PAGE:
If you asked anyone who works in social media a few months ago what they thought of Twitter they would probably tell you that it's noisy, full of spam, has lots of bots and that as a result has no real engagement or benefit for many users. I can say I would of said the same, however adding that there is value in having an account and posting occasionally just to tick things over, and that it shouldn't be the main social media platform that you focus your attention on.
Last month Twitter made a major announcement on how users and apps can automate tweets, in order to combat spam and political propaganda bots. Twitter says that this is “an important step in ensuring we stay ahead of malicious activity targeting the crucial conversations taking place on Twitter — including elections in the United States and around the world.”
Instead of sending the same tweet from multiple accounts, users can now send one tweet and have multiple accounts retweet it, but they can’t use “bulk, aggressive, or very high-volume automated retweeting.” These changes coincide with what appears to be a significant attempt to purge bot accounts. The new rules are a pretty substantive change to the platform and they’ll have an effect on any app or company that cross-posts content to multiple accounts.
Developers (and users) are now banned from using any system that simultaneously posts identical or substantially similar tweets from multiple accounts at once, or makes actions like liking, retweeting, and following across multiple accounts at once.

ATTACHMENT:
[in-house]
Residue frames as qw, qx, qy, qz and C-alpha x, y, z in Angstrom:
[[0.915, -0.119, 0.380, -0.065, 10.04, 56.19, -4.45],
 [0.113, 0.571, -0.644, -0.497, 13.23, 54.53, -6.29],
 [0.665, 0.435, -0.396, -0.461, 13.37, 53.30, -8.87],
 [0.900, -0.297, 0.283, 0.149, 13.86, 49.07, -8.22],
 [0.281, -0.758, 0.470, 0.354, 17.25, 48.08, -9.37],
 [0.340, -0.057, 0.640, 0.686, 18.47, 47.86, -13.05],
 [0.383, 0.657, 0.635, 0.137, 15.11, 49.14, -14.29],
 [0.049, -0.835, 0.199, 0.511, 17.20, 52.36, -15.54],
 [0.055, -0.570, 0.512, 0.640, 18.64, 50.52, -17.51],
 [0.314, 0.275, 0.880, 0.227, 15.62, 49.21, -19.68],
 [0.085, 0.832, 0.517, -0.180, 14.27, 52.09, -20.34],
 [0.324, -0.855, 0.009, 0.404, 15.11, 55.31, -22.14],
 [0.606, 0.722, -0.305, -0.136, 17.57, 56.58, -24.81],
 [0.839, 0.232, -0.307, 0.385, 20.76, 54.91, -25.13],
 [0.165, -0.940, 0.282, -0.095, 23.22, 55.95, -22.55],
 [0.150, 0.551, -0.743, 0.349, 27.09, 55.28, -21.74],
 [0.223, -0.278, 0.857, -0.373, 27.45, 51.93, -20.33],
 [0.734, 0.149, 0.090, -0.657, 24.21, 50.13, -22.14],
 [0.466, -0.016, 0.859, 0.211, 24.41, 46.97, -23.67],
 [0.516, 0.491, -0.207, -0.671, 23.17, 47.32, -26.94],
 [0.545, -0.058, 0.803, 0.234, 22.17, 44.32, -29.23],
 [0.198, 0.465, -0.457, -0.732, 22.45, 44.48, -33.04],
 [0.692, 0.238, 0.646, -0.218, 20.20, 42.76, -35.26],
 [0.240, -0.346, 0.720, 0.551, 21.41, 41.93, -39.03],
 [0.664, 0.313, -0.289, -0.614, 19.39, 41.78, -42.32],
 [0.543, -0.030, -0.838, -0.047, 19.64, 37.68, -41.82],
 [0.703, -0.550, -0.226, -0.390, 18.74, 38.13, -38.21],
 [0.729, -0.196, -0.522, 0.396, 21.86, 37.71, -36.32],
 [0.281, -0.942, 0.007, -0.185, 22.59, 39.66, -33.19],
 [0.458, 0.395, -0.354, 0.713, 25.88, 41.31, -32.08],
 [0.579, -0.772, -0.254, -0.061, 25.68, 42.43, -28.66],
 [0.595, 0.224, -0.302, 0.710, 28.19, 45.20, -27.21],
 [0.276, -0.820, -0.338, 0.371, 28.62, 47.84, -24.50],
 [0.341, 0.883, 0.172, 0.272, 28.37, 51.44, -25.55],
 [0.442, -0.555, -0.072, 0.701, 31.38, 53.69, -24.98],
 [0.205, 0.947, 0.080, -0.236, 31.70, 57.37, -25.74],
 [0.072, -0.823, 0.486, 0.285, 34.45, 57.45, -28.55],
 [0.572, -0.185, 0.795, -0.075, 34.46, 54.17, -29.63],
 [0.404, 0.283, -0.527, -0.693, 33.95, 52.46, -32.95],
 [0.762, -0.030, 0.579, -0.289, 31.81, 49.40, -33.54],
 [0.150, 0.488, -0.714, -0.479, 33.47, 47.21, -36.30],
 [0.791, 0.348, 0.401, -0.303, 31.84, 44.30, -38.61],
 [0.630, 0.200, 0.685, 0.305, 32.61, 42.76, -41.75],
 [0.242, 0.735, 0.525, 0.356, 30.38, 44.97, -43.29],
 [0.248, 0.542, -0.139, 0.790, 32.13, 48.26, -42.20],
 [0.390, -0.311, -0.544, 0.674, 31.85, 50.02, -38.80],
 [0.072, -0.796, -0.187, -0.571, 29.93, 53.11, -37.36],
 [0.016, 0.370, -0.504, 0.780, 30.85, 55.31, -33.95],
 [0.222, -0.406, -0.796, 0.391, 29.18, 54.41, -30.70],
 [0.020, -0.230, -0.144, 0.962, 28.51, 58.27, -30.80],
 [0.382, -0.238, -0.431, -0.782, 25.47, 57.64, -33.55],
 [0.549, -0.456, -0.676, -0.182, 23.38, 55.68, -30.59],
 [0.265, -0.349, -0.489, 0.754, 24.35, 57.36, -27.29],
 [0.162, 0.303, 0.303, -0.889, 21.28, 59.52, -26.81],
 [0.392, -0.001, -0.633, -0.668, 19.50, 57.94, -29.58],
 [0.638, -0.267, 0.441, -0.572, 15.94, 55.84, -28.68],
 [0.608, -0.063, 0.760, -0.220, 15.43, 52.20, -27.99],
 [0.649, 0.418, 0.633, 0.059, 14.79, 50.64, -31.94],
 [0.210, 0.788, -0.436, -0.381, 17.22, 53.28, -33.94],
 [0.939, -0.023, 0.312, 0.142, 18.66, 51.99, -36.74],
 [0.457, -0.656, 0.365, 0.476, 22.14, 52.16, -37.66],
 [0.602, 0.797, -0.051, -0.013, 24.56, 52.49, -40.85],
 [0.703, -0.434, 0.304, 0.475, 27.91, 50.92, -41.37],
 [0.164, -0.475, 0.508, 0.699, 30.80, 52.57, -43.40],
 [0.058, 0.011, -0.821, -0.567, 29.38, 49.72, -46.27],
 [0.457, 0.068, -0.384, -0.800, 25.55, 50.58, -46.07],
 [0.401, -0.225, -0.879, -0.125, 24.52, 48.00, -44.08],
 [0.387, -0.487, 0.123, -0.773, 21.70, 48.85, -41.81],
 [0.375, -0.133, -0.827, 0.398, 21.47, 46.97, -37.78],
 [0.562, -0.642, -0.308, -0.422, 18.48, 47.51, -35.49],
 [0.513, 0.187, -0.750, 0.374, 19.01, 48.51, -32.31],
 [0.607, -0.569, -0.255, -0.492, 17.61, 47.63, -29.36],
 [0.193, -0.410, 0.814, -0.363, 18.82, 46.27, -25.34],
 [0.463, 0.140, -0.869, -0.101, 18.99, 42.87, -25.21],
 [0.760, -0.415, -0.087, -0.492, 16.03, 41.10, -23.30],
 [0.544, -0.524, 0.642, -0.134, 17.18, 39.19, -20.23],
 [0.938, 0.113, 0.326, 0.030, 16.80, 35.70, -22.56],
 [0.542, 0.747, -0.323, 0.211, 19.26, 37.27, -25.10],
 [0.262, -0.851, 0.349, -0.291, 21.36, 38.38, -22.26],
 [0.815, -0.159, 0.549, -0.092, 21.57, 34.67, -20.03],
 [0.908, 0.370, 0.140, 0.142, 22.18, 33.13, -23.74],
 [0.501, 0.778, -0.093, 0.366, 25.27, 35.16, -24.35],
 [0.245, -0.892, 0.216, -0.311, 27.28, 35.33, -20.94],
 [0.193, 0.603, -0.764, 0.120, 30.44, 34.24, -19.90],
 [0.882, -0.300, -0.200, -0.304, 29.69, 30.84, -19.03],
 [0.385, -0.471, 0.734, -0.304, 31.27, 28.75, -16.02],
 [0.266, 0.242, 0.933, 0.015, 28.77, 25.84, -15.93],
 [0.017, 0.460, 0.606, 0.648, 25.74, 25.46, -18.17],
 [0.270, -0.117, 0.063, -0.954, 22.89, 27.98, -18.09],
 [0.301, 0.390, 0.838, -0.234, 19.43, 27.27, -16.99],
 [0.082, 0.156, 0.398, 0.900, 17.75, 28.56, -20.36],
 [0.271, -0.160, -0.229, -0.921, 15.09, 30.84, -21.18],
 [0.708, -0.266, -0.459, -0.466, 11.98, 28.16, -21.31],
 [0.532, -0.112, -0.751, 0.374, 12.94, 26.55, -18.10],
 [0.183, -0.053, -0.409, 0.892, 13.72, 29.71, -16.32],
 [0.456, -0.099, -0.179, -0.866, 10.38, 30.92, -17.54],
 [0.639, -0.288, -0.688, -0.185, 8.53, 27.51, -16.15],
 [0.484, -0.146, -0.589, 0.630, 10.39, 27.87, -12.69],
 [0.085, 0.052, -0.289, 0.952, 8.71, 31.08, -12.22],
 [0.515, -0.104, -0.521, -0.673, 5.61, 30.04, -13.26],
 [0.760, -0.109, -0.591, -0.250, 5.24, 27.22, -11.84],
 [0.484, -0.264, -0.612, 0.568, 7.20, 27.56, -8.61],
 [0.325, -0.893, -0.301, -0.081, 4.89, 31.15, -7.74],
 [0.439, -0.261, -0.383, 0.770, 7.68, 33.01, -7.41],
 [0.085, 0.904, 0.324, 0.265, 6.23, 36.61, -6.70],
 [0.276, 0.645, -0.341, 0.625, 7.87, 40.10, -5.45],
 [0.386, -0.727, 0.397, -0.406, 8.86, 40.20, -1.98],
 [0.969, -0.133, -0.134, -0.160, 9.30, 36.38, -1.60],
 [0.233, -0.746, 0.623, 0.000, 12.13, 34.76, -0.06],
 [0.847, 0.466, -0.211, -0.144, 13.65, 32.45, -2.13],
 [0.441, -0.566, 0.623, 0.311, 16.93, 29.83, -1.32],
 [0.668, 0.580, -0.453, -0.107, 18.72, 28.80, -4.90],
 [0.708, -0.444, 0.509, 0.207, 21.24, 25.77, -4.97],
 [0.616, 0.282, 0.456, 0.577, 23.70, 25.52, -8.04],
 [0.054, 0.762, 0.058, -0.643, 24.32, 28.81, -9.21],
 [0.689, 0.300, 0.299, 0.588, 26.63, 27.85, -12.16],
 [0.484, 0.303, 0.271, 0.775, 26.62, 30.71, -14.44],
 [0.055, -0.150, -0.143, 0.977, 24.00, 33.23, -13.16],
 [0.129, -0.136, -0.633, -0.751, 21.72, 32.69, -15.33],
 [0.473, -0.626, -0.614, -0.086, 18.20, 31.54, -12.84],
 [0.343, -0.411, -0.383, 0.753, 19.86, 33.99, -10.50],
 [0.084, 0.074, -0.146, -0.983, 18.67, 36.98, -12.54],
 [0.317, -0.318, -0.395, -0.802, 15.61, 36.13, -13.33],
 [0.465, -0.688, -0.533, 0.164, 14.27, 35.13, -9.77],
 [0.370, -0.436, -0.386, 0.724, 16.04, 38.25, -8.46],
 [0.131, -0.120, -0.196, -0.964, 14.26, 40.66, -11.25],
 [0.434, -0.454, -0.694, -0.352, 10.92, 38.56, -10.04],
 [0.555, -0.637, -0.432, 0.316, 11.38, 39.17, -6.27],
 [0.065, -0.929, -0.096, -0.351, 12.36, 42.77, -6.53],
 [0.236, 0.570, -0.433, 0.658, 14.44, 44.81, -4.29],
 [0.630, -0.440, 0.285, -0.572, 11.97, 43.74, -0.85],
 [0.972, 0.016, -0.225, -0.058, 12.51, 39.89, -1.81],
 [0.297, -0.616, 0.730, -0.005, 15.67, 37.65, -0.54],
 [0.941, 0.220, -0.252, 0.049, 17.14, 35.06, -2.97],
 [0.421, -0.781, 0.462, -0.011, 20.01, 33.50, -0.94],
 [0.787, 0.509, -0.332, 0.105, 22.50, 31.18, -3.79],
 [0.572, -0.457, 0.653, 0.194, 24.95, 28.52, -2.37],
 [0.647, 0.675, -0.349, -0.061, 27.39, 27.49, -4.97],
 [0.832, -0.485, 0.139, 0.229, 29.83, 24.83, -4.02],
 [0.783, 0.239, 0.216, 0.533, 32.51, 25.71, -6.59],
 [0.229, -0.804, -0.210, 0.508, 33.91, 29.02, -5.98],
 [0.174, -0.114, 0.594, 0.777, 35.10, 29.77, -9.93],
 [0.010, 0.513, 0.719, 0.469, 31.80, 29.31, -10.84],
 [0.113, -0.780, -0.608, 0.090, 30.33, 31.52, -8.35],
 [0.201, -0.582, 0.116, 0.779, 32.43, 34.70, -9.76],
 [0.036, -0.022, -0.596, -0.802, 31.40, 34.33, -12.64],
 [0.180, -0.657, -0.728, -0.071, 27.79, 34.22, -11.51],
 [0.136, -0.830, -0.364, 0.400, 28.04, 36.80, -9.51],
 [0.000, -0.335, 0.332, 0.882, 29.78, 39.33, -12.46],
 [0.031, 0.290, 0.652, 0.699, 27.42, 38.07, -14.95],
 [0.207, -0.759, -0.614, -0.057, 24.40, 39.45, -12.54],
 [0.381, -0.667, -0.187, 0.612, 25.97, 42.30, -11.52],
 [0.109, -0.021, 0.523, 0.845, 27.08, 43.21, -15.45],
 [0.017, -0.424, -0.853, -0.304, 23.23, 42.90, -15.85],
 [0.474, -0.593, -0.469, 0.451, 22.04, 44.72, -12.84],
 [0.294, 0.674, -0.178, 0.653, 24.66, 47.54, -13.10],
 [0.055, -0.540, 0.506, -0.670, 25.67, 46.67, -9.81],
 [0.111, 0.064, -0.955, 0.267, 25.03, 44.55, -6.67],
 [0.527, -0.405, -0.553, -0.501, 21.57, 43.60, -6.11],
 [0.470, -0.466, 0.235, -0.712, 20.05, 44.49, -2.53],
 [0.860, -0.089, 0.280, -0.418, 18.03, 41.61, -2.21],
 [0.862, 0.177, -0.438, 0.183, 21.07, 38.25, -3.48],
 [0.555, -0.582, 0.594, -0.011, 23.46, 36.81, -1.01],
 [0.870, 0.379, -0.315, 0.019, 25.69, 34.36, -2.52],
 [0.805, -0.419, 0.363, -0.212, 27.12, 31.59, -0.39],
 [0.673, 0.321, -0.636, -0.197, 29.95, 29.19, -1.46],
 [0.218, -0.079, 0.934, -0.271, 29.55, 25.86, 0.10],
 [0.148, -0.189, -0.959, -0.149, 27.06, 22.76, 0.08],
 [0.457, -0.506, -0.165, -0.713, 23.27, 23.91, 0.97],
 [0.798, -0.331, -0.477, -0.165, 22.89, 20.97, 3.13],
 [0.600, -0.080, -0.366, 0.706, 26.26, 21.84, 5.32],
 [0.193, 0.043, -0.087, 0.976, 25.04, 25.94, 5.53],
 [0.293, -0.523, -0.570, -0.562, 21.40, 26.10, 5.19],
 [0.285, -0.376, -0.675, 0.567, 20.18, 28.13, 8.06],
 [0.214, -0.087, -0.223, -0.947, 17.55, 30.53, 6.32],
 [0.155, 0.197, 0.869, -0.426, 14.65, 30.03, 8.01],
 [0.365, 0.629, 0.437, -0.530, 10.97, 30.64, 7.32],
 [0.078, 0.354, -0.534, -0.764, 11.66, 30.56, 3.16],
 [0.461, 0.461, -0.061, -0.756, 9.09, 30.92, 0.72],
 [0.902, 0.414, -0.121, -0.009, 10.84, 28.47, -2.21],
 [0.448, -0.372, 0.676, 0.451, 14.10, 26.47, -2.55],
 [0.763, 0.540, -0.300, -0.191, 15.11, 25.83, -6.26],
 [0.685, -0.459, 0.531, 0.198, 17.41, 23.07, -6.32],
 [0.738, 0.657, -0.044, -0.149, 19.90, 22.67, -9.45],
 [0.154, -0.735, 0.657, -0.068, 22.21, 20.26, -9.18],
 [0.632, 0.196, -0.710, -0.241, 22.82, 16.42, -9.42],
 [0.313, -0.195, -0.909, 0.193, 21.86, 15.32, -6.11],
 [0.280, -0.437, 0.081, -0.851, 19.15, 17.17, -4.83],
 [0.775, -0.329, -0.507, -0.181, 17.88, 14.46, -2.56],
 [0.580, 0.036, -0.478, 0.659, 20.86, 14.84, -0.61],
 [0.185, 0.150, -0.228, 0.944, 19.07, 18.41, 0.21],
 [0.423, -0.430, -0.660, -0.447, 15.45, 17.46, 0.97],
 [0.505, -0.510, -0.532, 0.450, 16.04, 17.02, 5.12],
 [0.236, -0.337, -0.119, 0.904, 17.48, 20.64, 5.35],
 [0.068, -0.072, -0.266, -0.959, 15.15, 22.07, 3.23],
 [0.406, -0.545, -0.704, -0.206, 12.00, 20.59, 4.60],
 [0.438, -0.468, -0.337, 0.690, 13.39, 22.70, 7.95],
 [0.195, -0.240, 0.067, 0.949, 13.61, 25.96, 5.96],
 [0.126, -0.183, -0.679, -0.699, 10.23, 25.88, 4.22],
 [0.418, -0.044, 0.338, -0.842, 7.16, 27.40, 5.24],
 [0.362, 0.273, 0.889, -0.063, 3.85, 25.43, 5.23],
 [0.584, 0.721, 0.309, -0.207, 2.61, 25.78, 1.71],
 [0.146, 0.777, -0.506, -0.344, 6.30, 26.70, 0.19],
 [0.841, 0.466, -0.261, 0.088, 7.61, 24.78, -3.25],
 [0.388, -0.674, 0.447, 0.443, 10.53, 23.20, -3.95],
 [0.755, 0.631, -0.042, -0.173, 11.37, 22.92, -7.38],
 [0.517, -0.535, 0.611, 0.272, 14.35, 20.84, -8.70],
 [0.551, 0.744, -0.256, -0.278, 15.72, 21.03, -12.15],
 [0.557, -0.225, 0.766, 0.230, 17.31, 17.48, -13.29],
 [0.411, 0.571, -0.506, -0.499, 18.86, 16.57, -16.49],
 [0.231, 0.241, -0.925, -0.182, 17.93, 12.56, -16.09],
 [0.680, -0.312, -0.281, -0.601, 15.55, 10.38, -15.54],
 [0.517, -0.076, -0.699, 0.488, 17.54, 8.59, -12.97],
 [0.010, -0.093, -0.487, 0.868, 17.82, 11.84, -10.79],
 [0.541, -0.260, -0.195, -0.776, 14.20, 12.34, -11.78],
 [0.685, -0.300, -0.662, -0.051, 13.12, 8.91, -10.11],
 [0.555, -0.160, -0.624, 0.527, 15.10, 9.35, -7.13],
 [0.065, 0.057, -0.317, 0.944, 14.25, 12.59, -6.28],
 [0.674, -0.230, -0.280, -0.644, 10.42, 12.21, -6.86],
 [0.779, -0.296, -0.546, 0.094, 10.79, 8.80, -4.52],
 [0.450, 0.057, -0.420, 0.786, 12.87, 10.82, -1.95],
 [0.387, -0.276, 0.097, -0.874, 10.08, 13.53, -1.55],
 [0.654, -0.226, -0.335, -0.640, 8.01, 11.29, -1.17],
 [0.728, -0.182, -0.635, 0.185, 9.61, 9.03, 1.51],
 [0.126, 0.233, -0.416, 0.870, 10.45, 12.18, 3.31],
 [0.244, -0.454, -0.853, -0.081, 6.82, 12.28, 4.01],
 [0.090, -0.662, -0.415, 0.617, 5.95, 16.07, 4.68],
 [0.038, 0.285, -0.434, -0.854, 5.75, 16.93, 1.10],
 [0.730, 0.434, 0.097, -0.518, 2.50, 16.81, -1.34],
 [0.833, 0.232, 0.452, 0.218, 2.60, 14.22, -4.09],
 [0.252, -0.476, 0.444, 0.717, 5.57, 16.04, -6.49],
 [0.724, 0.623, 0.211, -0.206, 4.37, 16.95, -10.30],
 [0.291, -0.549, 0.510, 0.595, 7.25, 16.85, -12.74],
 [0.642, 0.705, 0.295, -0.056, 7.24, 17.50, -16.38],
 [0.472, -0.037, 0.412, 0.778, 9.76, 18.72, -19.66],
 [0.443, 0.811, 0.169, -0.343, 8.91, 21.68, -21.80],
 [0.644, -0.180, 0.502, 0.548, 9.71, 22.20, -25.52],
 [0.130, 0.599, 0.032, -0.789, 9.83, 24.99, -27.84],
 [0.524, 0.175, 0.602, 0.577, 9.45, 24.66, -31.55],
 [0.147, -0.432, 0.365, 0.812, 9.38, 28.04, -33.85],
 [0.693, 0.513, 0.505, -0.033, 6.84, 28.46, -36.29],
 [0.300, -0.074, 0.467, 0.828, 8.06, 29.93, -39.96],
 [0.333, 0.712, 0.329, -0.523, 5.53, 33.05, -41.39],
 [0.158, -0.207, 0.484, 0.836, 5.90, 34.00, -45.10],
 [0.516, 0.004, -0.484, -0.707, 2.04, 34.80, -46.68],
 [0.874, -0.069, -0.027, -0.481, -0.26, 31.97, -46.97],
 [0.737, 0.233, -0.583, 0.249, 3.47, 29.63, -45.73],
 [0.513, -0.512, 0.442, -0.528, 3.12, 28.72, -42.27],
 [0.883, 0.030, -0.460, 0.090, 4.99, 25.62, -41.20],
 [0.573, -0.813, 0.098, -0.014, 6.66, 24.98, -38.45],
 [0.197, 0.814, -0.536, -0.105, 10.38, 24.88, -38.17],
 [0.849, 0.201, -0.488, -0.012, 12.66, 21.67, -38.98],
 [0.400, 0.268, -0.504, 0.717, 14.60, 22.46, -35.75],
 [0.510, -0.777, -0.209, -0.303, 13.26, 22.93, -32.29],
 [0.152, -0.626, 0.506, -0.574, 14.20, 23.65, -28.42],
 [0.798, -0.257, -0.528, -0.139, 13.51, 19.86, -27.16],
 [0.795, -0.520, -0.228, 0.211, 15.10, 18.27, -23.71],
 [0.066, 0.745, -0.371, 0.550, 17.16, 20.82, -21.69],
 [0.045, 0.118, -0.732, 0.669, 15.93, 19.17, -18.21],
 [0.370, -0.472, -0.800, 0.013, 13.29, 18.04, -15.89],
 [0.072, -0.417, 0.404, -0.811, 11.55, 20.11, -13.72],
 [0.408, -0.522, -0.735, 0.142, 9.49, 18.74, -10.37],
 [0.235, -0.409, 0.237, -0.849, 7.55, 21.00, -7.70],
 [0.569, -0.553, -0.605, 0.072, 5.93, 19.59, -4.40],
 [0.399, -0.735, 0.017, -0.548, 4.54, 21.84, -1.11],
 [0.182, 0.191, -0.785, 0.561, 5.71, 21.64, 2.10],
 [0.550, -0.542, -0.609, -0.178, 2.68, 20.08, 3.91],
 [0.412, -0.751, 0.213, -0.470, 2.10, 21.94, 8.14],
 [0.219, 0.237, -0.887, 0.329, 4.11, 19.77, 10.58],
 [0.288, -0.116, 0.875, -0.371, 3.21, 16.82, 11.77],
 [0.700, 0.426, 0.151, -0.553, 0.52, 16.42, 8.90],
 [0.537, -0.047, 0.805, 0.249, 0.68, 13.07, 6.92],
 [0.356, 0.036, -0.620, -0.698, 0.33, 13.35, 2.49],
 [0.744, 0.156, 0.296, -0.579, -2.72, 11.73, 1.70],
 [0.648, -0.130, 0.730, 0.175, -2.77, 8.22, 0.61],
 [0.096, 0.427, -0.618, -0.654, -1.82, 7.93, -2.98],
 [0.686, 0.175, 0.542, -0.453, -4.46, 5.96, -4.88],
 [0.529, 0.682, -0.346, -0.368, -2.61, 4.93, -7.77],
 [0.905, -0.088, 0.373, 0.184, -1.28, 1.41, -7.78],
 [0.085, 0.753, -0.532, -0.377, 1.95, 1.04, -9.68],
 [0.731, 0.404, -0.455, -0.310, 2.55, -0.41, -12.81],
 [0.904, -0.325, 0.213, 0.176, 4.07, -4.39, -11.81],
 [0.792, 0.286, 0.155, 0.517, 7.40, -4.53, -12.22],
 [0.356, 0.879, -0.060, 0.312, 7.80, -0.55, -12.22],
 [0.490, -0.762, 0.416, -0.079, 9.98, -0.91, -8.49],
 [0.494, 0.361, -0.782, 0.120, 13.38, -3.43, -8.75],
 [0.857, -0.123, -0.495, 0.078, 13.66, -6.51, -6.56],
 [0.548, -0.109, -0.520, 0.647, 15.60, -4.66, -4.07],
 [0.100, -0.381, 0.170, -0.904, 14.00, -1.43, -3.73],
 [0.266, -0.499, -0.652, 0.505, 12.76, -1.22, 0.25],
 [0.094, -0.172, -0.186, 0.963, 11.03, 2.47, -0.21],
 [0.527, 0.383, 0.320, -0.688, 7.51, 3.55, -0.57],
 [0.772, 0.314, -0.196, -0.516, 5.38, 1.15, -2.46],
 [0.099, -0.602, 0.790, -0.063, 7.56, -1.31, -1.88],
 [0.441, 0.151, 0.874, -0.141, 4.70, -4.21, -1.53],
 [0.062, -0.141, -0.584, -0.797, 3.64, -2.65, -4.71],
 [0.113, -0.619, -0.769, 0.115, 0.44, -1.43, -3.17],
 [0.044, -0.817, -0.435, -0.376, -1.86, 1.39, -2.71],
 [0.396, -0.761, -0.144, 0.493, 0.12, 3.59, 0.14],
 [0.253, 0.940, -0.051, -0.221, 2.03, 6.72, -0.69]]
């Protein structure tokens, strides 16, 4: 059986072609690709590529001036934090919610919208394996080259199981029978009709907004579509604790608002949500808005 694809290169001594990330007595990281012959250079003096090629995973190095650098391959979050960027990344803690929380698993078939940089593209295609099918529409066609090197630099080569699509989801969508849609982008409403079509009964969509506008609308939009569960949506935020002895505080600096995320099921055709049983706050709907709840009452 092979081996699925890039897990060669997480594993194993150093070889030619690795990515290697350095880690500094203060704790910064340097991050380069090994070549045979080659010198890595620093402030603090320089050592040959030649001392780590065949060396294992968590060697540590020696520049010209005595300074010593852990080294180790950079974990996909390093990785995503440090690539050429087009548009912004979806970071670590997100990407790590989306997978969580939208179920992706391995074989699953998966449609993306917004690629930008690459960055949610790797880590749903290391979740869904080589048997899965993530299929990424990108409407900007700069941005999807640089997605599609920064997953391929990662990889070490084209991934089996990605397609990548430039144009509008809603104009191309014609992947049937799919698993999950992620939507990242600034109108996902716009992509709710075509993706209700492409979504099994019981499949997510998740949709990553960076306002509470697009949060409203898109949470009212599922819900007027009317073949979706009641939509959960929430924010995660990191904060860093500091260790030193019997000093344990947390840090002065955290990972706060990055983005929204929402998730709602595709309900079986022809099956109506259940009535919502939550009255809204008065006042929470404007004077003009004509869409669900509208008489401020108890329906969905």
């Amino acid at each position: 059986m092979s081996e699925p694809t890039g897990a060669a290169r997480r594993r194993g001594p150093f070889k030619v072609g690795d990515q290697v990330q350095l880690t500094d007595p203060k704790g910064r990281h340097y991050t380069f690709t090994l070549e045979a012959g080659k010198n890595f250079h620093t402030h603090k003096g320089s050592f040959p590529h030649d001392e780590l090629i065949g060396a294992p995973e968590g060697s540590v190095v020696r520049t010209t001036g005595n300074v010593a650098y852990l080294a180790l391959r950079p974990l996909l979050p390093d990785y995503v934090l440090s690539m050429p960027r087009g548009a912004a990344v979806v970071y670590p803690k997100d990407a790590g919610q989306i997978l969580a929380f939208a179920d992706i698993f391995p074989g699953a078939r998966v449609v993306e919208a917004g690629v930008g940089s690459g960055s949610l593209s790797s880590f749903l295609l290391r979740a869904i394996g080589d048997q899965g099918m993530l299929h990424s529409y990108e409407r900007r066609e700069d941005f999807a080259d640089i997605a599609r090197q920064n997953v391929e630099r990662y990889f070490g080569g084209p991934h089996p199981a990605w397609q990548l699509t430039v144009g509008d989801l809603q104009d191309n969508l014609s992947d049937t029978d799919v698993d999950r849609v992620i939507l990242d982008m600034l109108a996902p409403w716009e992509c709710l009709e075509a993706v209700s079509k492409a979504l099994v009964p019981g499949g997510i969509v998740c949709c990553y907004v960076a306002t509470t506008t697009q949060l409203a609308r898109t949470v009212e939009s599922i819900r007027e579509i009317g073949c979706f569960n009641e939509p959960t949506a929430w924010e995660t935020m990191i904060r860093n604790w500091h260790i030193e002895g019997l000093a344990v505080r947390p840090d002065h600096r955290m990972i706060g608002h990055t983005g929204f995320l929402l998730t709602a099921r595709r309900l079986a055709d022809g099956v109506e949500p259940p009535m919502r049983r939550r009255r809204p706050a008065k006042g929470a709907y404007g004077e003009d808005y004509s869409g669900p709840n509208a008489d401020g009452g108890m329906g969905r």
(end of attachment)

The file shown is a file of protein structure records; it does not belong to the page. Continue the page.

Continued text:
Some key points:
- The ban on bulk tweeting applies regardless of whether you’re posting a bunch of duplicate tweets at once or scheduling them across a longer time period.
- Apps can still cross-post alerts from other services (like RSS readers) to Twitter, but only to a single account.
- Twitter will remove options not inline with the new rules from its own TweetDeck app, and third-party developers have until March 23rd to comply.
- There are a few exceptions to the new rules with weather, emergency, or
public service announcements of broad community interest being allowed.
So a fire warning for instance, could be posted across a lot of
accounts at once.
Twitter offers two guiding rules for the new changes:
- Posting duplicative or substantially similar content, replies, or mentions over multiple accounts you control, or creating duplicate or substantially similar accounts, with or without the use of automation, is never allowed.
- Posting multiple updates (from any number of accounts) to a trending topic with an intent to subvert or manipulate the topic, or to artificially inflate the prominence of a hashtag or topic will not be allowed.
As a user of Twitter with both business and personal accounts, I'm excited about this change, even more excited than I was when Twitter increased the character limit. I have already seen an increase in engagement on Twitter and look forward to seeing more social in this social media platform.
I personally use a combination of manual and automation (via Crowdfire) to engage with my Twitter account. I use Crowdfire to create and share content that I genuinely have an interest in and think others might find just as interesting. To follow me on Twitter my handle is @nictatt.
To read more about these changes to Twitter visit the Twitter Blog.